Doing some end-of-the-week catchup, and just came across a fantastic conversation between Alan Herrell and a customer service supervisor who only identifies himself as “Greg.” Three stops on this bus so far, and I actually hope there will be more.
It starts with a rant from Alan, Blogging Customer Service by Phone. A wonderful screed, that starts with the problems with website “self service” for customer service issues, and neatly analyzes the steps that a frustrated customer typically goes through before even picking up the phone to dial a customer support line. The pull-quote:
Alan, the customer: “Using the telephone is not only so 20th Century, is the last ditch effort to get our issues addressed, provided of course that website actually provides a number we can use. It is surprising how few companies provide a customer service number. You can find out everything else out from vapid statements of vision from the CEO, stirring mission statements, press releases, marketing materials in any number of formats for your viewing pleasure, SEC registration statements. Shareholder information, and so on.
At this point we are still willing to do business with a company despite having been ignored with the request form, under the assumption we were willing to fill it out, which did not solve our issue, the simple email, which was not returned, both which could have resolved the problem before we pick up the phone…So we call.”
Read the whole thing.
Alas, Greg, who is “a senior customer service rep on the phones for a consumer tech company,” disagrees. Violently. Seven long ‘graphs of pseudo-statistical rationalization of why phone based customer service is horrible. (Here’s the paraphrased Cliff Note version: “If customers were smart enough to solve the problems themselves using the tools we gave them, they wouldn’t have to call us.”)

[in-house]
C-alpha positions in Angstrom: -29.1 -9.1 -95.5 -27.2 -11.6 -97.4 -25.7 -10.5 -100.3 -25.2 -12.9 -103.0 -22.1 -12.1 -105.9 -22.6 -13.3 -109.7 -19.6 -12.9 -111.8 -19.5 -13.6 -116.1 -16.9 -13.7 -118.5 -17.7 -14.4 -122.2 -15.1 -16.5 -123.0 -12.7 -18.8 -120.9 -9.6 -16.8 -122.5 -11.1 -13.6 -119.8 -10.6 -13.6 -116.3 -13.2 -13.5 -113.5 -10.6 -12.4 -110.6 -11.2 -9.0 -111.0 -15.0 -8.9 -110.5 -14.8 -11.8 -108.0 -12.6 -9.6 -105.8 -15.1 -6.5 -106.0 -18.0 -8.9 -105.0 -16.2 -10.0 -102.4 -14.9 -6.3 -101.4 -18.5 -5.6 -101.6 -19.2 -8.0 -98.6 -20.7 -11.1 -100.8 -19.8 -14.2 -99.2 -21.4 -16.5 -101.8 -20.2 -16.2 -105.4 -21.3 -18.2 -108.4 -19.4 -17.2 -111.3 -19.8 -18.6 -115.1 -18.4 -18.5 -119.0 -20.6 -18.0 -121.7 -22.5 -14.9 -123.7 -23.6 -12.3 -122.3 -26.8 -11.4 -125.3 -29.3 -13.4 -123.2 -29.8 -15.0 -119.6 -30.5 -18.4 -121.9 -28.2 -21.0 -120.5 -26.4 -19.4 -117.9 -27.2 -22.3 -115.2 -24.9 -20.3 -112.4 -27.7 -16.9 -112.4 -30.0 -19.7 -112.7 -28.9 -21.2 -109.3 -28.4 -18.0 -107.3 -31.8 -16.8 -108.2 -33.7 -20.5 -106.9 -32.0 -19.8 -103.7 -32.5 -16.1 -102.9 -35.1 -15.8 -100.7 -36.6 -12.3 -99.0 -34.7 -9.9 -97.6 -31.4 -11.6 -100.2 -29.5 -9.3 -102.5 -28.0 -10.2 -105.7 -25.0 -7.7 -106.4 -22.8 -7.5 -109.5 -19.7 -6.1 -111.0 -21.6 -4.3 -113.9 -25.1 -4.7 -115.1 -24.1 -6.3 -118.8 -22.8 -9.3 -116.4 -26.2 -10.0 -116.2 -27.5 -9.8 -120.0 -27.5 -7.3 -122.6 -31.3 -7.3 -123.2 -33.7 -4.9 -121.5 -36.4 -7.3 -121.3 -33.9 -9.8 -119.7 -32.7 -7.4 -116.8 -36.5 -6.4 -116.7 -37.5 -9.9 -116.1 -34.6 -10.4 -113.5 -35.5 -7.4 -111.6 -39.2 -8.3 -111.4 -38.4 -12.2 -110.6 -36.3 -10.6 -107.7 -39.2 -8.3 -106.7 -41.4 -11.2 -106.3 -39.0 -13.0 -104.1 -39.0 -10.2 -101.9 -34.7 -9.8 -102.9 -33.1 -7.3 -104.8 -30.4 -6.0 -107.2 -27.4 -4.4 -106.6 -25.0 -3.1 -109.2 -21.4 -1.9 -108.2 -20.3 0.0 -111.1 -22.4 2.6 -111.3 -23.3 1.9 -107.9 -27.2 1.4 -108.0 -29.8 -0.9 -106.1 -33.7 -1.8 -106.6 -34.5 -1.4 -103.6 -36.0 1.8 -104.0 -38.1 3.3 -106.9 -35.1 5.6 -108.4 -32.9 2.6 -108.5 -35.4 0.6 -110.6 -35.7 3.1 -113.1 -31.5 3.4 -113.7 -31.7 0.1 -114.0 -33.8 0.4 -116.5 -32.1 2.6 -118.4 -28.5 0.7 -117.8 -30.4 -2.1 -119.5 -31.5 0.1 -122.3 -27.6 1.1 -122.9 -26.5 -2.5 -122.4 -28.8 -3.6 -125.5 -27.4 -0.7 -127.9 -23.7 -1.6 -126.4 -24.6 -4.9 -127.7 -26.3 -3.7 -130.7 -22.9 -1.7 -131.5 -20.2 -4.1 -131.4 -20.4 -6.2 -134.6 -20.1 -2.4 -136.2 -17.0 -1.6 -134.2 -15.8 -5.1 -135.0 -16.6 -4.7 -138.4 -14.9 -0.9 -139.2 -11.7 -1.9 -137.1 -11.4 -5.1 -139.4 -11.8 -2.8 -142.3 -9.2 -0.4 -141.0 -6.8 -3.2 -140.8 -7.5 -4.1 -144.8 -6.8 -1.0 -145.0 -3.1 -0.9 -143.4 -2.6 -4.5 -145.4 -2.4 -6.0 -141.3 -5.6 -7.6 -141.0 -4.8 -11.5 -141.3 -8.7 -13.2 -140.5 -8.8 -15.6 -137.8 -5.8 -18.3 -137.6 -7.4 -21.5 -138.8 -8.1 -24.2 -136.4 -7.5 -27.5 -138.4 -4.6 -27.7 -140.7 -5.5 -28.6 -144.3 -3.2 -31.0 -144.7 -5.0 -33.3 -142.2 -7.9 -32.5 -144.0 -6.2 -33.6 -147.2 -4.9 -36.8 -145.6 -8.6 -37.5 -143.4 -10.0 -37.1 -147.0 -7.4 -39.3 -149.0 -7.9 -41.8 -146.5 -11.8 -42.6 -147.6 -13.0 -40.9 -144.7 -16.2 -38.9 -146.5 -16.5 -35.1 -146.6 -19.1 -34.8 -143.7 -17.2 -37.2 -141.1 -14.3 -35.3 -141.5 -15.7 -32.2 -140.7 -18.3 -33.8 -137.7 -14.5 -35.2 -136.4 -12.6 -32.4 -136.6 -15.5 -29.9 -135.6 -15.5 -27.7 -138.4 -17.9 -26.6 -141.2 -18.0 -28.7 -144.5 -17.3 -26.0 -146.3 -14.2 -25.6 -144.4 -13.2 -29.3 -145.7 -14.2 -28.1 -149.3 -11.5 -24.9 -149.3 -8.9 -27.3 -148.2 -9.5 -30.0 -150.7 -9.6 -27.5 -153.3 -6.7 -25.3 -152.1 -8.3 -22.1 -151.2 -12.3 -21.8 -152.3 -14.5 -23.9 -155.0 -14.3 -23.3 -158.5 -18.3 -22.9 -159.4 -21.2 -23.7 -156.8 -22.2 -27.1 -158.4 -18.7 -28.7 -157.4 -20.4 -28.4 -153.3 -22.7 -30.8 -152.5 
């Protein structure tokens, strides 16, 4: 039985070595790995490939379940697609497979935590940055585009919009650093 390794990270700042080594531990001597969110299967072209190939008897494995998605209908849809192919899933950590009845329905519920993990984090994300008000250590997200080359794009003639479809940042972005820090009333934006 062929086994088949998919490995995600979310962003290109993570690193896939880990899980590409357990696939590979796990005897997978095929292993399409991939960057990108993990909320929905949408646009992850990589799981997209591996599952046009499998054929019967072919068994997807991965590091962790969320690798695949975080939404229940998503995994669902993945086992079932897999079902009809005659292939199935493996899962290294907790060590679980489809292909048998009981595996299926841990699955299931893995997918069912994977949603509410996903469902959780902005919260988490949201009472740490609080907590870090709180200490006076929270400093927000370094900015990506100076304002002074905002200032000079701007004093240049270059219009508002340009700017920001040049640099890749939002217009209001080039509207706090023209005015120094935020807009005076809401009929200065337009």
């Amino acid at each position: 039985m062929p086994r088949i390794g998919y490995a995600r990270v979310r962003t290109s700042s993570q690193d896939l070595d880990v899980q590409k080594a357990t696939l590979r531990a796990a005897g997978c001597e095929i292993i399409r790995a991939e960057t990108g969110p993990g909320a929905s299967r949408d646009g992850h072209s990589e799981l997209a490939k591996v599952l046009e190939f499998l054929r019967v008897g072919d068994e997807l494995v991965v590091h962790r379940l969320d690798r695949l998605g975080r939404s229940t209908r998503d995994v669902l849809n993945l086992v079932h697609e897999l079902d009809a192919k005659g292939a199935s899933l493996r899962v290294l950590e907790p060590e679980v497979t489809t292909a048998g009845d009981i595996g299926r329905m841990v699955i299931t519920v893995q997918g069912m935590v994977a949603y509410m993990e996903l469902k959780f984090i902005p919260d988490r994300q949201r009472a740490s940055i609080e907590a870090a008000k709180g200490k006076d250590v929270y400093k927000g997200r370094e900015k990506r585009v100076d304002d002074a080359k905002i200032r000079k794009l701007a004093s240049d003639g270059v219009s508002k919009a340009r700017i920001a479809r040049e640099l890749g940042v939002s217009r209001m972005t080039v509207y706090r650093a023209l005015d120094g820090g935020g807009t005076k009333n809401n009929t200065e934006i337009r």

Greg, the customer service rep: “So in reality, my experience is that about 1.5% of people who get through the voice recognition system actually have real issues that aren’t addressed on the website or in the manual. It is the other 99% of the calls that get to a breathing human being that create long hold times.”
Alan picks up thread, runs with it.
Alan: “I want to think that I received value from your product for my money. If there is a question, and I do end up on the phone, the value diminishes in a direct proportion to how much time it takes to get an answer.
If I receive value, I will tell my friends which will in turn sell more of your product to pay your salary.
Do you see how we are all joined at the hip, despite the fact we have never met, will probably never meet, but do share a desire to feel good about the choices we make, knowing that there is someone who we can turn to if there is a problem?“
Alan also has a great lead-in to any phone experience. (Clip, save, put next to the phone. It doesn’t matter if you’re a customer or a service provider. This is a gem.)
“I am calling you because your company already made the sale, but it’s value is diminishing rapidly with every moment I spend waiting for you.”
Greg, in response, sticks by his guns.
Greg: “And as I said, MOST of the calls my unit gets are easy-to-handle issues that wouldn’t require a call if the customer was willing to read and follow written instructions they already have.” (Also a great bit in here about customer service reps who do their jobs “despite the presence of chronic complainers and scam artists.”)
Both sides make their case. Chicken, meet egg?
No, I don’t think so.
Greg, it may be frustrating to deal with “chronic complainers and scam artists,” but, c’mon…what percentage of the population really falls into that category? Don’t you think customers want to get on with their lives, as opposed to spending time on the phone with customer support? Isn’t all the upfront hassle, driven by some combination of poor product design and/or communication breakdowns (could be from manuals to the website to, I suppose, even unmet customer expectations) really the driver to all this?
(hat tip: doc)